Ingenious New Yorkers always turn the improbable into reality. And that’s what the Water Taxi group did to convert three outdoor spaces on their route with drop-dead gorgeous water views into no-swimming “beaches.” They imported sand, added plastic palm trees, created tasty and inexpensive menus and watched New Yorkers and visitors flock to their faux shores.
South Street Seaport Beach, Long Island City Beach and the upcoming (July 4) Governors Island Beach are reachable by Water Taxi and/or by public transportation. But don’t expect a dip in the East River since that’s not possible. Each beach is unique and appeals to distinctly different groups so choose carefully. And do read Water Taxi’s beach site or call 877-974-6998 should there be a last-minute dock change or an expensive cover charge added for a popular DJ.
South Street Seaport Beach
Located on Pier 17 at the Seaport, this beach is heavily family-friendly during the day with its soft beach sand, picnic benches and a large open area for children and their sand castles. The beach is directly beside the Seaport complex where there’s ample seating on its wooden steps — perfect to watch the activities without getting sand in one’s shoes. Popular games such as ping-pong ($5 per person for one hour) and skee ball are under a large white tent. A nine-hole miniature golf course ($5 per person) is on site. Plus, the food court serves beach food ($3 roasted corn). And there’s the ever-present breezes off the nearby East River that’s teeming with private boats, tugs, ocean liners and the occasional kayak. Nighttime, expect the 21+ crowd to ascend onto the beach that features rotating DJs all week long. Access to the beach is free. Public transportation to the Seaport can be used as well as the Water Taxi.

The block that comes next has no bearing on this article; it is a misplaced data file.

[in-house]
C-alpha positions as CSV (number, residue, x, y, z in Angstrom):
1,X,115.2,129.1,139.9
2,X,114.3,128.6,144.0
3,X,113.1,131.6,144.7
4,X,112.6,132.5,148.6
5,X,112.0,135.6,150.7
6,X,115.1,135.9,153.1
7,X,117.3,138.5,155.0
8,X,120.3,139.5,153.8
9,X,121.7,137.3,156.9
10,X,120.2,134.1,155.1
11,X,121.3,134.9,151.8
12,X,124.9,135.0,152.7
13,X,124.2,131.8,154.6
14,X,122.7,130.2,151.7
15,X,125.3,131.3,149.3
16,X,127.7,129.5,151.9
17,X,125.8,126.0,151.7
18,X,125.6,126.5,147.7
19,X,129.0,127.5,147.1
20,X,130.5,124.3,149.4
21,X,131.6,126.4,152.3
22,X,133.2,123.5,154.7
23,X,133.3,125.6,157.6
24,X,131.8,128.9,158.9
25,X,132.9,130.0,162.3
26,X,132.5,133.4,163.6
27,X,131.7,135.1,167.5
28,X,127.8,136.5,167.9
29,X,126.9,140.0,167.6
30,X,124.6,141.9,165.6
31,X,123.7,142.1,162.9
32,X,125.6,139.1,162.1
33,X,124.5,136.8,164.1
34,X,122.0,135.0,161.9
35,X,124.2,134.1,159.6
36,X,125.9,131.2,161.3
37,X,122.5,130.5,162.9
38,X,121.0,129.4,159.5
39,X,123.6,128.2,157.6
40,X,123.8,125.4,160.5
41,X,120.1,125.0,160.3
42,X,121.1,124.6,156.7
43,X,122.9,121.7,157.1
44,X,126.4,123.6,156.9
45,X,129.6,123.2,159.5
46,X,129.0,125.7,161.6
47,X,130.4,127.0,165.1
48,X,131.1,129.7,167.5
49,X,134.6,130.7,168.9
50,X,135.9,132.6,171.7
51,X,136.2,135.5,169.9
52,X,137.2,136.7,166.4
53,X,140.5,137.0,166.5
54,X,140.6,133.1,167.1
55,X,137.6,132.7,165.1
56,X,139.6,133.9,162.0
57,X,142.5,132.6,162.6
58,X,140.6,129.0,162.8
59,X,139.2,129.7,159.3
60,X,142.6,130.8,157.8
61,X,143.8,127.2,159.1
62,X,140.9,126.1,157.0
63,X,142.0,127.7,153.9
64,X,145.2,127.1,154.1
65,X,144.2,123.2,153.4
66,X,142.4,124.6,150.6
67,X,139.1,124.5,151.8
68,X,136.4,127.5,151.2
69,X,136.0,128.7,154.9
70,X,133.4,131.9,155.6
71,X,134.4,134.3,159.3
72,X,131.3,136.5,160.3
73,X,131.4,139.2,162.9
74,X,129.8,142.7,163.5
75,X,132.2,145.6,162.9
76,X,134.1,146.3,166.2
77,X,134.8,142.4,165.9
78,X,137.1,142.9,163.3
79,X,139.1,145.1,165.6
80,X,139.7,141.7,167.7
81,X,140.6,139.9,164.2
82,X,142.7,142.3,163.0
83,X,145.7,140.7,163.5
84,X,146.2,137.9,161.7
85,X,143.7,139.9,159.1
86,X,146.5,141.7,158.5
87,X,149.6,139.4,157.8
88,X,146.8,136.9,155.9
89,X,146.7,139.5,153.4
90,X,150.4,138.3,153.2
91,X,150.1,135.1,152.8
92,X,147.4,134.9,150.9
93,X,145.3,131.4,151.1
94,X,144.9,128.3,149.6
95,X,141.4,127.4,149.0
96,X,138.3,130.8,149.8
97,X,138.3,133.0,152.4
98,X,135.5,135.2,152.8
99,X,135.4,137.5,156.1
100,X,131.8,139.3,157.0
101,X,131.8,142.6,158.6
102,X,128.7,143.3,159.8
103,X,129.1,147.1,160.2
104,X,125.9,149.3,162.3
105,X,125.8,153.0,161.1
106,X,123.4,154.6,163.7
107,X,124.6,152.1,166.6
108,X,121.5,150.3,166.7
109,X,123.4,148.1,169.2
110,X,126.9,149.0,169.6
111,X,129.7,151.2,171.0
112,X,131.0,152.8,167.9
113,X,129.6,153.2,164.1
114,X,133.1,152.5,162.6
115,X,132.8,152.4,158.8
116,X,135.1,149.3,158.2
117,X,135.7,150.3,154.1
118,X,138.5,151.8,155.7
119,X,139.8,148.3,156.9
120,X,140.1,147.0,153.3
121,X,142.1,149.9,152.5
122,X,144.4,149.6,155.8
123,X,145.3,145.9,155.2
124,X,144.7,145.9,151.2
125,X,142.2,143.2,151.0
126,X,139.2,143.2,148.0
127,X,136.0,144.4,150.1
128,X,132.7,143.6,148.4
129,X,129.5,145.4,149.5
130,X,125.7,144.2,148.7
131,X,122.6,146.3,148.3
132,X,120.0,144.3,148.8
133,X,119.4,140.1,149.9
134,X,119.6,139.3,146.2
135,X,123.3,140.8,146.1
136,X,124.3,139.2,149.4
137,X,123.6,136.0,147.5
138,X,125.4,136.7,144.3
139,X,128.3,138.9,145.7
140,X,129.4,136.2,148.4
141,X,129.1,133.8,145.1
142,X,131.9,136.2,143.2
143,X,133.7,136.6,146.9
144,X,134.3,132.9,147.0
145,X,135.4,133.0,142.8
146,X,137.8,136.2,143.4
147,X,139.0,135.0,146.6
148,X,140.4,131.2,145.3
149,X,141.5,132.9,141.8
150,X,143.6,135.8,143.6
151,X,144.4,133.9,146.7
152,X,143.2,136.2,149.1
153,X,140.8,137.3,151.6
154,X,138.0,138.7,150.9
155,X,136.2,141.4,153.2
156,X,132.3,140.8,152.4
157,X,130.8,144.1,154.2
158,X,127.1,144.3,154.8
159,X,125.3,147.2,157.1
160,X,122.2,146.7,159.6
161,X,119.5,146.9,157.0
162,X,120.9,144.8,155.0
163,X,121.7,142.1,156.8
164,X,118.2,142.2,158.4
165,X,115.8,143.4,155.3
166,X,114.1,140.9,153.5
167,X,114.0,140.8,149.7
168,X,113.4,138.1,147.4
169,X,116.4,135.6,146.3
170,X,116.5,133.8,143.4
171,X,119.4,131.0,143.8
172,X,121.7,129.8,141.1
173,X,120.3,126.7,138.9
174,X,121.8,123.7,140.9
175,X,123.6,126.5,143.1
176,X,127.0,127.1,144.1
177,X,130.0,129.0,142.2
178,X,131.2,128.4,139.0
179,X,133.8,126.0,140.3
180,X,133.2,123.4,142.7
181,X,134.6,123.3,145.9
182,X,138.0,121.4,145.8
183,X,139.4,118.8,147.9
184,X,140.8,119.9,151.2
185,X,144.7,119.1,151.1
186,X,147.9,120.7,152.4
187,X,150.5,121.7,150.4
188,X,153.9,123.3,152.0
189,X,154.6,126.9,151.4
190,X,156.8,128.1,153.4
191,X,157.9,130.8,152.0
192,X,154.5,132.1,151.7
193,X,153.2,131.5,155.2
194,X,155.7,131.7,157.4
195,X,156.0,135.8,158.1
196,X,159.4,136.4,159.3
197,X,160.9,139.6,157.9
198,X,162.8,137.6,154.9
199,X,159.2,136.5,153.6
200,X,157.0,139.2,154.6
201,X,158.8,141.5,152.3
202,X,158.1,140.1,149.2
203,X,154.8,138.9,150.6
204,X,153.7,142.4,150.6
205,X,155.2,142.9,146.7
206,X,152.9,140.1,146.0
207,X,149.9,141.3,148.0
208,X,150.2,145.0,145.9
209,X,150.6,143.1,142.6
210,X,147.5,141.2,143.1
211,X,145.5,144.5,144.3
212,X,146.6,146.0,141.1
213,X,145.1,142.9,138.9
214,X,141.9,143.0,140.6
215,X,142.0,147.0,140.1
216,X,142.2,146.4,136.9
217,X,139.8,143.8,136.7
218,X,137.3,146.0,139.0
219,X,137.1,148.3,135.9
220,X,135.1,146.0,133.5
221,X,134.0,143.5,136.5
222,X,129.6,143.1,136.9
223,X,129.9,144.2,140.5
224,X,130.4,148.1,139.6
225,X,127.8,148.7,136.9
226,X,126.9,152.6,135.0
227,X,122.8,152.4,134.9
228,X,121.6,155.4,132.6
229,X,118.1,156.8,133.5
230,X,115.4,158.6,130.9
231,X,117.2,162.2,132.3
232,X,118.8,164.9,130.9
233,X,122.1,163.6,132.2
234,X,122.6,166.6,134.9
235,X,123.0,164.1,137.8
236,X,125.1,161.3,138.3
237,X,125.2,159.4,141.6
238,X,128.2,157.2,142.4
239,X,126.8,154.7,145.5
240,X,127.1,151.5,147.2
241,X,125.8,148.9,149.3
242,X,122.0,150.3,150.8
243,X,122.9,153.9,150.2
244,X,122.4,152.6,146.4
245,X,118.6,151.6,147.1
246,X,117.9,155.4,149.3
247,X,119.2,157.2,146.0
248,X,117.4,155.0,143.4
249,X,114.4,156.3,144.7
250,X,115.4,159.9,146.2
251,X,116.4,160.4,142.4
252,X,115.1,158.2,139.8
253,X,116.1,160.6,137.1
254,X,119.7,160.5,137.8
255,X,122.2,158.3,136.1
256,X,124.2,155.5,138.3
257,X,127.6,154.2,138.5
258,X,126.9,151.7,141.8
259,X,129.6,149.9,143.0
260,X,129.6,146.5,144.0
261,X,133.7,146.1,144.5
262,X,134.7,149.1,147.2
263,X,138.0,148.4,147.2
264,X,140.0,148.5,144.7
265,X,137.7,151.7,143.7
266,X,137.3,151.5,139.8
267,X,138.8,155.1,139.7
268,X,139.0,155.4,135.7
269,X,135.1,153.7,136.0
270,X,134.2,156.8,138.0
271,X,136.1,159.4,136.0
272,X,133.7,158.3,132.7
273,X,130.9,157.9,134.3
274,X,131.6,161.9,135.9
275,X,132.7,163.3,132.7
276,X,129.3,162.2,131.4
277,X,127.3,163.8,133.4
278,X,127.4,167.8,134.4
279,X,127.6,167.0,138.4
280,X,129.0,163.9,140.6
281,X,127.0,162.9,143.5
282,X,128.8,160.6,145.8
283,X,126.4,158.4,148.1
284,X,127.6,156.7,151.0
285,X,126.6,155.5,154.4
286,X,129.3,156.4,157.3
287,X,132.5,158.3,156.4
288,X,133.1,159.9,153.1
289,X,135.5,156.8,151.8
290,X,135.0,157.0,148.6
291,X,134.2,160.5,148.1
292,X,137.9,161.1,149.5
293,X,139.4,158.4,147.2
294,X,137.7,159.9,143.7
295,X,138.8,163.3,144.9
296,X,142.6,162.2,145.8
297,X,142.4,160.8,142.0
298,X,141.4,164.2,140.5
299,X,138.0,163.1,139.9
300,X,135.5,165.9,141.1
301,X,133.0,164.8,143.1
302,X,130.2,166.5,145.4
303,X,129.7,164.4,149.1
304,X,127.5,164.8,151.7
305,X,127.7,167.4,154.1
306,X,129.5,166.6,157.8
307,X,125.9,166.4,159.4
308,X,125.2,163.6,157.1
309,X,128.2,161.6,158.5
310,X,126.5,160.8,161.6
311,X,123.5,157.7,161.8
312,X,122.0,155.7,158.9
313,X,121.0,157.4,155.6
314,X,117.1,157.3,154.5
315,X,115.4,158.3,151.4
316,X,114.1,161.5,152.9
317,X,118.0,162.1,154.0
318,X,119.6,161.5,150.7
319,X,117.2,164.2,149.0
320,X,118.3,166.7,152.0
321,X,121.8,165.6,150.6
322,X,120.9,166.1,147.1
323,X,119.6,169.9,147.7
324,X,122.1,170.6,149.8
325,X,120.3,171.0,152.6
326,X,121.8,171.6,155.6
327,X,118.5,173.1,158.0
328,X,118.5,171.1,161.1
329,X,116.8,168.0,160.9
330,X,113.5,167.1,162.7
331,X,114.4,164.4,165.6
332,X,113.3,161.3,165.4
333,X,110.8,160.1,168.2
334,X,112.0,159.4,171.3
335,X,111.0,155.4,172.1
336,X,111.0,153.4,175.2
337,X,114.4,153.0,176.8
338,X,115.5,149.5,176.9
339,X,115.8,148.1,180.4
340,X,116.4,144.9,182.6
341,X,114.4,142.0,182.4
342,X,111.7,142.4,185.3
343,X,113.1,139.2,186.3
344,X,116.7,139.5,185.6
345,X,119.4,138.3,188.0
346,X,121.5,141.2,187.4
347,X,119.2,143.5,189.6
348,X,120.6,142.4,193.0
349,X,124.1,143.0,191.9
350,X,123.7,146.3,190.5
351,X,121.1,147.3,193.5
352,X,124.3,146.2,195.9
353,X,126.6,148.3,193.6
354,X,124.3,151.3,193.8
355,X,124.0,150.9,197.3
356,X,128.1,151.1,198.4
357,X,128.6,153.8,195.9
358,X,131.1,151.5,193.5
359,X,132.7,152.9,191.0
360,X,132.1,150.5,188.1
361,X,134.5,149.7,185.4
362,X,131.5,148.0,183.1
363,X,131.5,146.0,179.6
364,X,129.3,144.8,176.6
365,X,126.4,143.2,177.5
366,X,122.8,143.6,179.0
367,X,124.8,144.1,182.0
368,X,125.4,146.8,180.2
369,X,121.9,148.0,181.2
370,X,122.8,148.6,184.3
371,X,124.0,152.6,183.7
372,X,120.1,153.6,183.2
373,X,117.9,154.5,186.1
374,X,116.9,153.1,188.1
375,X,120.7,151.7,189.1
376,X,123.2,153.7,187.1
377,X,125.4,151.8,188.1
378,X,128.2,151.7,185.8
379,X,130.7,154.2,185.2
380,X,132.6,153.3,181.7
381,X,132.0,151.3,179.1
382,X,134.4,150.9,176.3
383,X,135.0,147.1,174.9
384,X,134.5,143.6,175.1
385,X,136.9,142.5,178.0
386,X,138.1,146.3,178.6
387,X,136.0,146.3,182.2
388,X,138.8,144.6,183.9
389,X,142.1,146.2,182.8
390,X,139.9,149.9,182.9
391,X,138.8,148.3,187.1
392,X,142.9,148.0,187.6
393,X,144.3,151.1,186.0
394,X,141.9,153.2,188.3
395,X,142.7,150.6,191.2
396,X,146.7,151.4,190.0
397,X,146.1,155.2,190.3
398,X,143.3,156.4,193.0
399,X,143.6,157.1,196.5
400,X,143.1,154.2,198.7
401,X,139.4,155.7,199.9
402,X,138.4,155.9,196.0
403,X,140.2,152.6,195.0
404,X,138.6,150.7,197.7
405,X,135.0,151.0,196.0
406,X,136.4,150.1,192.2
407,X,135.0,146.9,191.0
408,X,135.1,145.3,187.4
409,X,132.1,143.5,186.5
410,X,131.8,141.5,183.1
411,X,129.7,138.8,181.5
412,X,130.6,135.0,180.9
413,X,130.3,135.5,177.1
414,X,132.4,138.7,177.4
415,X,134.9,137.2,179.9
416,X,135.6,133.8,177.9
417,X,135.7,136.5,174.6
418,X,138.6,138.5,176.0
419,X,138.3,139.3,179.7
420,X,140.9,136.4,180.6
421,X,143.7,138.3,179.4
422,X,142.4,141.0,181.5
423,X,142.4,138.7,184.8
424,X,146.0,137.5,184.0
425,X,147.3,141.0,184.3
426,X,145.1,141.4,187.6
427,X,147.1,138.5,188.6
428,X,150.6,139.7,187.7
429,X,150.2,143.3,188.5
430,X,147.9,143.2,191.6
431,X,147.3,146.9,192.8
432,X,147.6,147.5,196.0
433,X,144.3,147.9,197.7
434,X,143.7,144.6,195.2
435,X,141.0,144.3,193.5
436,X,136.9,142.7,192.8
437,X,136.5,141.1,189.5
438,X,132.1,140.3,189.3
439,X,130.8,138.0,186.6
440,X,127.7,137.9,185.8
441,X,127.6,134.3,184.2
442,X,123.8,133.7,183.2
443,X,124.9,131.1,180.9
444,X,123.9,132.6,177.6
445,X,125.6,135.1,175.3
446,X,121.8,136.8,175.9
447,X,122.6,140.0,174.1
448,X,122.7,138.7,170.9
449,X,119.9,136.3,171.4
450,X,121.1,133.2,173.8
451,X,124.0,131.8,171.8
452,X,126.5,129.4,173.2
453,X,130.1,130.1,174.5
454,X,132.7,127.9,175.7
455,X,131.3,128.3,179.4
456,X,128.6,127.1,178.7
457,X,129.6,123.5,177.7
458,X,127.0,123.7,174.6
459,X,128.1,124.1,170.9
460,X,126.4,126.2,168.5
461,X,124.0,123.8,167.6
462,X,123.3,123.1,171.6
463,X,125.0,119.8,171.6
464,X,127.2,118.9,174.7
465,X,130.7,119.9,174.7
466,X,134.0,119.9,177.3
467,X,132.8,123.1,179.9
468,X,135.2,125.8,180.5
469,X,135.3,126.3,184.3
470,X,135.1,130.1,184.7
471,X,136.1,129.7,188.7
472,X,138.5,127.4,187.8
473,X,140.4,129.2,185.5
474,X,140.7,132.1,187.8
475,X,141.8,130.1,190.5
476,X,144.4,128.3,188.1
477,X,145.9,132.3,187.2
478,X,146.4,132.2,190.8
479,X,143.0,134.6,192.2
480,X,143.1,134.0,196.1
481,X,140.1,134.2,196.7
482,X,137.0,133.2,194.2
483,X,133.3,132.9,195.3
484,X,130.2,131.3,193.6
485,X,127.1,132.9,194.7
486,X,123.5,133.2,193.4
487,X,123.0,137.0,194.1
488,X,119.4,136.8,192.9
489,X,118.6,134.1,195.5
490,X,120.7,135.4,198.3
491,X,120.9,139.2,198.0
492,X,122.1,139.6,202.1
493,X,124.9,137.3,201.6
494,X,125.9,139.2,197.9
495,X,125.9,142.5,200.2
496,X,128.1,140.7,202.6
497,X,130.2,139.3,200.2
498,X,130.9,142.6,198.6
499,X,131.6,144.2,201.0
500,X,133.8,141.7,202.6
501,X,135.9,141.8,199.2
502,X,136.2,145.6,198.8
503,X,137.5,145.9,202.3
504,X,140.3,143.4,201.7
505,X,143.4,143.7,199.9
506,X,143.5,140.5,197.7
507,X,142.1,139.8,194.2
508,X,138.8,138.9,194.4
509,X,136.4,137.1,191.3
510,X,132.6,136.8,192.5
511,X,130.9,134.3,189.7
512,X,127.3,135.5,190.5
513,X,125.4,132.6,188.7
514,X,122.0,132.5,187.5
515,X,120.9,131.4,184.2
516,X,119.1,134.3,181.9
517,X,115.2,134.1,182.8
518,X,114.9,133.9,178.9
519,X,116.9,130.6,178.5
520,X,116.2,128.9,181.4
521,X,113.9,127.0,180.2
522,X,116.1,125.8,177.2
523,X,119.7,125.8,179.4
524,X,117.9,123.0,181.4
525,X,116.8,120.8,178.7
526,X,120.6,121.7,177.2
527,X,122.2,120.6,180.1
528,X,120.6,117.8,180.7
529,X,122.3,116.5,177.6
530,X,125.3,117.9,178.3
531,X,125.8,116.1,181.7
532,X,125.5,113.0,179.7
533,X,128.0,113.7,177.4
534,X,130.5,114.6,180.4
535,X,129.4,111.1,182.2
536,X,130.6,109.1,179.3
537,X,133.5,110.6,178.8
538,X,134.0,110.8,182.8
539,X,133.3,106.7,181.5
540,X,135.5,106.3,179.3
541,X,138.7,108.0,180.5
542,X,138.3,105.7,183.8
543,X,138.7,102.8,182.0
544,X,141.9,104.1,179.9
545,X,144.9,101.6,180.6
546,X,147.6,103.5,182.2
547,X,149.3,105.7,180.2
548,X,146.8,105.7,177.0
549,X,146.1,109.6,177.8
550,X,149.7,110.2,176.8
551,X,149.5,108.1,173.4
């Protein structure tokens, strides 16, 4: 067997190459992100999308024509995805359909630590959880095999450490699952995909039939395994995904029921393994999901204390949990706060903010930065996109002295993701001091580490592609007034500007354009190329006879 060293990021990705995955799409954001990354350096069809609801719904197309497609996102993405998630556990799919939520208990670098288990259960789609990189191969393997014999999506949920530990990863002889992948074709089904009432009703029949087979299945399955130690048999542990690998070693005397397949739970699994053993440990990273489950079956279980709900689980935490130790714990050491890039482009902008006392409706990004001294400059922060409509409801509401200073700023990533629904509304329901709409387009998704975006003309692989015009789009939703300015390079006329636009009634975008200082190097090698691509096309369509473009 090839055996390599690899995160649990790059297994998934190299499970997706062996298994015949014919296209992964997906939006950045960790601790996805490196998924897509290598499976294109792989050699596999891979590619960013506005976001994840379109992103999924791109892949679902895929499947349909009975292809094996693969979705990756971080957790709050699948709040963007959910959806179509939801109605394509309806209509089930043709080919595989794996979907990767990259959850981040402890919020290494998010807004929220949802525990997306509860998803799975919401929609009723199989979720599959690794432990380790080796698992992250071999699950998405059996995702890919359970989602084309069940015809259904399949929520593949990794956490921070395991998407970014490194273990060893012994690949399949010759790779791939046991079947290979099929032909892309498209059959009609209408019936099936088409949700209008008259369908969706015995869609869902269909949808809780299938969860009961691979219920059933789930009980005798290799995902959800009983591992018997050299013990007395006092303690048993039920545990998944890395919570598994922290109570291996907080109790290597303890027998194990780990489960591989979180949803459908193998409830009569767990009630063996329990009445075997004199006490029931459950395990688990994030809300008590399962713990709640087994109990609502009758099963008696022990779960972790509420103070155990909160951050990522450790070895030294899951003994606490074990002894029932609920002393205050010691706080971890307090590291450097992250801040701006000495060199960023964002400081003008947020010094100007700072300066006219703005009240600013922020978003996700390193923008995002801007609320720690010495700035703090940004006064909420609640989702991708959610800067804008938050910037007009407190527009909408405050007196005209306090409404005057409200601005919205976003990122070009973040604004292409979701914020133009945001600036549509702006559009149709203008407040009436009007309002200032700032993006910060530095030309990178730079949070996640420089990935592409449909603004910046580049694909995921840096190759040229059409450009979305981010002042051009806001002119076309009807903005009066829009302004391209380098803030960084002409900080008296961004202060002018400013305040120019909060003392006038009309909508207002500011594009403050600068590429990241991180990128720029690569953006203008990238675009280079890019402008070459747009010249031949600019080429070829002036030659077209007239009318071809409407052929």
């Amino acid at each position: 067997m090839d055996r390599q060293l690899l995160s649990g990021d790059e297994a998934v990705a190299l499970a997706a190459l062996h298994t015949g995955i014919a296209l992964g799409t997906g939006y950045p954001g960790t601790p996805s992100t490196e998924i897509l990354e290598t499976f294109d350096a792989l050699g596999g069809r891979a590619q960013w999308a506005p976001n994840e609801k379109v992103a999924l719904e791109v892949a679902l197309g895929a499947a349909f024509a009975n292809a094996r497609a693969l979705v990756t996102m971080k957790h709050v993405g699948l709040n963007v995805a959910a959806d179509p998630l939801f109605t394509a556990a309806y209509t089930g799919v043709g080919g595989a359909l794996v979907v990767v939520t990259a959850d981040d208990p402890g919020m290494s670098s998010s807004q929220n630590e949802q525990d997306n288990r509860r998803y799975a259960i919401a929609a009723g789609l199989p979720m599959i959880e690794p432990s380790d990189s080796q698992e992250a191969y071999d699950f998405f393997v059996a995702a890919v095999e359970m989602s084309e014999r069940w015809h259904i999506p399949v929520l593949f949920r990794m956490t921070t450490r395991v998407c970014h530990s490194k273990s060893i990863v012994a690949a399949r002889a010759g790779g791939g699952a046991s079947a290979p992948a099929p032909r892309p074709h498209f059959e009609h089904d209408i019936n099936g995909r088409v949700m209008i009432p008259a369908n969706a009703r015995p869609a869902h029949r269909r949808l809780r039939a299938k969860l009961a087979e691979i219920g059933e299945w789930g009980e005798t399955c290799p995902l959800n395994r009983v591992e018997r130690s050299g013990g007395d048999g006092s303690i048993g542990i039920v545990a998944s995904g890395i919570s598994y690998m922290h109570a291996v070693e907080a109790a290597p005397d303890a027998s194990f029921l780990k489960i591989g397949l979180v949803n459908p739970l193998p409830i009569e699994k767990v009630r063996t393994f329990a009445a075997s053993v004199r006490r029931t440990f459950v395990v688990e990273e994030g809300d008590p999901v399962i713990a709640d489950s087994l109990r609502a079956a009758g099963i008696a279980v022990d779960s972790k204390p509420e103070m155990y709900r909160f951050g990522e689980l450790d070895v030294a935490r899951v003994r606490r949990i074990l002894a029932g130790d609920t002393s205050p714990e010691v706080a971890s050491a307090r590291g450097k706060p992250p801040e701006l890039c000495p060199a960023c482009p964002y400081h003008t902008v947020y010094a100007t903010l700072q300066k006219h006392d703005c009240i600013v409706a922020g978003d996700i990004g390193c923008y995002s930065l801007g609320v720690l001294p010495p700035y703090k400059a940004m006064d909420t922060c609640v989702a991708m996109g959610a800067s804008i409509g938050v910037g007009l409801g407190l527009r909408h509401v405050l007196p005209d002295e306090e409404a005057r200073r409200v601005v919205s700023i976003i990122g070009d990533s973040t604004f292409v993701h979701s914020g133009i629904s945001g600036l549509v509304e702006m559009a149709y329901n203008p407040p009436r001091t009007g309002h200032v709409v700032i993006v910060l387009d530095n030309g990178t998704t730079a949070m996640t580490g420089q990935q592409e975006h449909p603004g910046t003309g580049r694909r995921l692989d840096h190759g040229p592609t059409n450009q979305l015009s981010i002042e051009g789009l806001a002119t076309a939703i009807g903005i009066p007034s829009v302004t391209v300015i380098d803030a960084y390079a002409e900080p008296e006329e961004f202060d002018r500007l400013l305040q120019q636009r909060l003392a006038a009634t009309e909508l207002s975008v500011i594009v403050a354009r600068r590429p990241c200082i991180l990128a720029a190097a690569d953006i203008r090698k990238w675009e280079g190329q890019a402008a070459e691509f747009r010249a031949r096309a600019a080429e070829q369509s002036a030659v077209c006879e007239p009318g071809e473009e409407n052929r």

Long Island City Beach
There’s more of a fenced-in feel to this beach, located across from the Seaport in Long Island City and beside the Water Taxi dock. About 980 tons of coarse sand was imported from New Jersey and Long Island to cover its 44,000 square feet of land. Entrance security is tight; belongings are searched; food or alcohol removed and a valid state-issued ID or passport must show the bearer is 21 or older. “We’re a club scene,” said manager Andy Towler who runs a tight operation. A large tent is for DJs, dancing or for shade. To keep patrons cool, a misting system runs along the beach’s perimeter. Spreading a blanket for sun-worshiping is a challenge in a limited space. Long benches soon fill with a crowd eager to meet up. And once the music begins, the place can rock. Food shacks sell the Motz burger ($6), once voted the Best Burger of the Boroughs, plus alcohol selections ($6 beer). A free sandy area is available; however, any skyline view is limited. Regular admission is usually $5 but call ahead to see if a special event has raised the price. Water Taxi is the best way to get here. Free shuttles operate from the East 35th Street dock from 8pm-2am (Fridays) and 8pm-3am (Saturdays).
Governors Island Beach
Opening July 4th weekend, Governors Island Beach is a laid-back, waterfront experience with truly wonderful views of the lower Manhattan skyline and the East River bridges. Beach activities are volleyball and basketball. Devotees of organic food should try the Backstage Cafe and its salads, wraps and grilled chicken. The Governors Grill offers hot dogs and Motz burgers. Live concerts are at the Highline Ballroom every weekend with DJs in the evening, plus free concerts on weekend afternoons. City officials claim the public can access more areas than ever before on Governors Island, including a 2.2 mile promenade, perfect for walking or bike riding (rentals available and free on Fridays). Additionally, an eight-acre picnic area has a Statue of Liberty backdrop. Governors Island is open Friday, Saturday and Sunday until October 11. Access is by a seven-minute (free) city ferry and by Water Taxi.
Water Taxi offers a $20, all-day, Hop-On, Hop Off fare that’s one of Manhattan’s best buys to see the city’s water-view skyline, to stop at major neighborhoods and to visit the summer beaches. The boats are well-manned and have upholstered seats on the main level with access to the upper deck.